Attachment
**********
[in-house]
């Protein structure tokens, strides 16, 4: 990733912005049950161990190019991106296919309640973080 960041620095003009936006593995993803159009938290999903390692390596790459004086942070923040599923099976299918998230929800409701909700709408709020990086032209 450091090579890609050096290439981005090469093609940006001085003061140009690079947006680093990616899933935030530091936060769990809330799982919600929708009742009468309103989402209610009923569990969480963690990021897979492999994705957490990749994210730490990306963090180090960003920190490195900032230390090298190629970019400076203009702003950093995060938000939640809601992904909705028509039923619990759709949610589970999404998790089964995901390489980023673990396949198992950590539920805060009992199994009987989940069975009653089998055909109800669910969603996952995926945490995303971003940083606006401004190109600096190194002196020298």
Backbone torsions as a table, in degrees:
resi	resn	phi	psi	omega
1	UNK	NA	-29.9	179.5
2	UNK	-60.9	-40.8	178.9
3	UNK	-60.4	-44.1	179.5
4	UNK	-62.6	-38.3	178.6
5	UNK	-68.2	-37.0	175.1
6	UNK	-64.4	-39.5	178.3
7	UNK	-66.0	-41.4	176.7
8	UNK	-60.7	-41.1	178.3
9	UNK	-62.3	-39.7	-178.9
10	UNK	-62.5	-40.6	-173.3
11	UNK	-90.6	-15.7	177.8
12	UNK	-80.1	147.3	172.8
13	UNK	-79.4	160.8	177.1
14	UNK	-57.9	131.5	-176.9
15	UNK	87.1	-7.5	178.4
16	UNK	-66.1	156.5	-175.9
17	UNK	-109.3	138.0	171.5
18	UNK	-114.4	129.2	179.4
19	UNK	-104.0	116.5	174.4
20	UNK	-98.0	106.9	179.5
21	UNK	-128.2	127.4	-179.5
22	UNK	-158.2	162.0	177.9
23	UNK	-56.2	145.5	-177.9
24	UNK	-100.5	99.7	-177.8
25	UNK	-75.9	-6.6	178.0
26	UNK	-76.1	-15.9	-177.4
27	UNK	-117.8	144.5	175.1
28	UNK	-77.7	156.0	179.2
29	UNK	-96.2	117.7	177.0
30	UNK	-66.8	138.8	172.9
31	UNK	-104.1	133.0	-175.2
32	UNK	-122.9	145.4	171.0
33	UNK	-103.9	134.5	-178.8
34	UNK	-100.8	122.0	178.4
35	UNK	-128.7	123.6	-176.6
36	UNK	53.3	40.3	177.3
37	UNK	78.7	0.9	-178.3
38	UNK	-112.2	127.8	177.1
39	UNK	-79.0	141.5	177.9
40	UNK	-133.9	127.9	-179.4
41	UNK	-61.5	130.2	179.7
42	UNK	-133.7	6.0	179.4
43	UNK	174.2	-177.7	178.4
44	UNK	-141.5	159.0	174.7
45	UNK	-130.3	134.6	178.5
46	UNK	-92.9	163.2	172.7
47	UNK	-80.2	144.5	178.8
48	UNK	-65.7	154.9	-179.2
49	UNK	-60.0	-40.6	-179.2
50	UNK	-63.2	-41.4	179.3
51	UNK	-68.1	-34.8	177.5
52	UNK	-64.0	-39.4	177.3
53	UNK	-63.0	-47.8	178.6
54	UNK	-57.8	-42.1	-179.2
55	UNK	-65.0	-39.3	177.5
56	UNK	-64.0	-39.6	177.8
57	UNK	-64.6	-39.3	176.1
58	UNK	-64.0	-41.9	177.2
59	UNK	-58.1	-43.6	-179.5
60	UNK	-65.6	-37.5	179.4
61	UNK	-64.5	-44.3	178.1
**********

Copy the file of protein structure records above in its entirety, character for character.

[in-house]
């Protein structure tokens, strides 16, 4: 990733912005049950161990190019991106296919309640973080 960041620095003009936006593995993803159009938290999903390692390596790459004086942070923040599923099976299918998230929800409701909700709408709020990086032209 450091090579890609050096290439981005090469093609940006001085003061140009690079947006680093990616899933935030530091936060769990809330799982919600929708009742009468309103989402209610009923569990969480963690990021897979492999994705957490990749994210730490990306963090180090960003920190490195900032230390090298190629970019400076203009702003950093995060938000939640809601992904909705028509039923619990759709949610589970999404998790089964995901390489980023673990396949198992950590539920805060009992199994009987989940069975009653089998055909109800669910969603996952995926945490995303971003940083606006401004190109600096190194002196020298």
Backbone torsions as a table, in degrees:
resi	resn	phi	psi	omega
1	UNK	NA	-29.9	179.5
2	UNK	-60.9	-40.8	178.9
3	UNK	-60.4	-44.1	179.5
4	UNK	-62.6	-38.3	178.6
5	UNK	-68.2	-37.0	175.1
6	UNK	-64.4	-39.5	178.3
7	UNK	-66.0	-41.4	176.7
8	UNK	-60.7	-41.1	178.3
9	UNK	-62.3	-39.7	-178.9
10	UNK	-62.5	-40.6	-173.3
11	UNK	-90.6	-15.7	177.8
12	UNK	-80.1	147.3	172.8
13	UNK	-79.4	160.8	177.1
14	UNK	-57.9	131.5	-176.9
15	UNK	87.1	-7.5	178.4
16	UNK	-66.1	156.5	-175.9
17	UNK	-109.3	138.0	171.5
18	UNK	-114.4	129.2	179.4
19	UNK	-104.0	116.5	174.4
20	UNK	-98.0	106.9	179.5
21	UNK	-128.2	127.4	-179.5
22	UNK	-158.2	162.0	177.9
23	UNK	-56.2	145.5	-177.9
24	UNK	-100.5	99.7	-177.8
25	UNK	-75.9	-6.6	178.0
26	UNK	-76.1	-15.9	-177.4
27	UNK	-117.8	144.5	175.1
28	UNK	-77.7	156.0	179.2
29	UNK	-96.2	117.7	177.0
30	UNK	-66.8	138.8	172.9
31	UNK	-104.1	133.0	-175.2
32	UNK	-122.9	145.4	171.0
33	UNK	-103.9	134.5	-178.8
34	UNK	-100.8	122.0	178.4
35	UNK	-128.7	123.6	-176.6
36	UNK	53.3	40.3	177.3
37	UNK	78.7	0.9	-178.3
38	UNK	-112.2	127.8	177.1
39	UNK	-79.0	141.5	177.9
40	UNK	-133.9	127.9	-179.4
41	UNK	-61.5	130.2	179.7
42	UNK	-133.7	6.0	179.4
43	UNK	174.2	-177.7	178.4
44	UNK	-141.5	159.0	174.7
45	UNK	-130.3	134.6	178.5
46	UNK	-92.9	163.2	172.7
47	UNK	-80.2	144.5	178.8
48	UNK	-65.7	154.9	-179.2
49	UNK	-60.0	-40.6	-179.2
50	UNK	-63.2	-41.4	179.3
51	UNK	-68.1	-34.8	177.5
52	UNK	-64.0	-39.4	177.3
53	UNK	-63.0	-47.8	178.6
54	UNK	-57.8	-42.1	-179.2
55	UNK	-65.0	-39.3	177.5
56	UNK	-64.0	-39.6	177.8
57	UNK	-64.6	-39.3	176.1
58	UNK	-64.0	-41.9	177.2
59	UNK	-58.1	-43.6	-179.5
60	UNK	-65.6	-37.5	179.4
61	UNK	-64.5	-44.3	178.1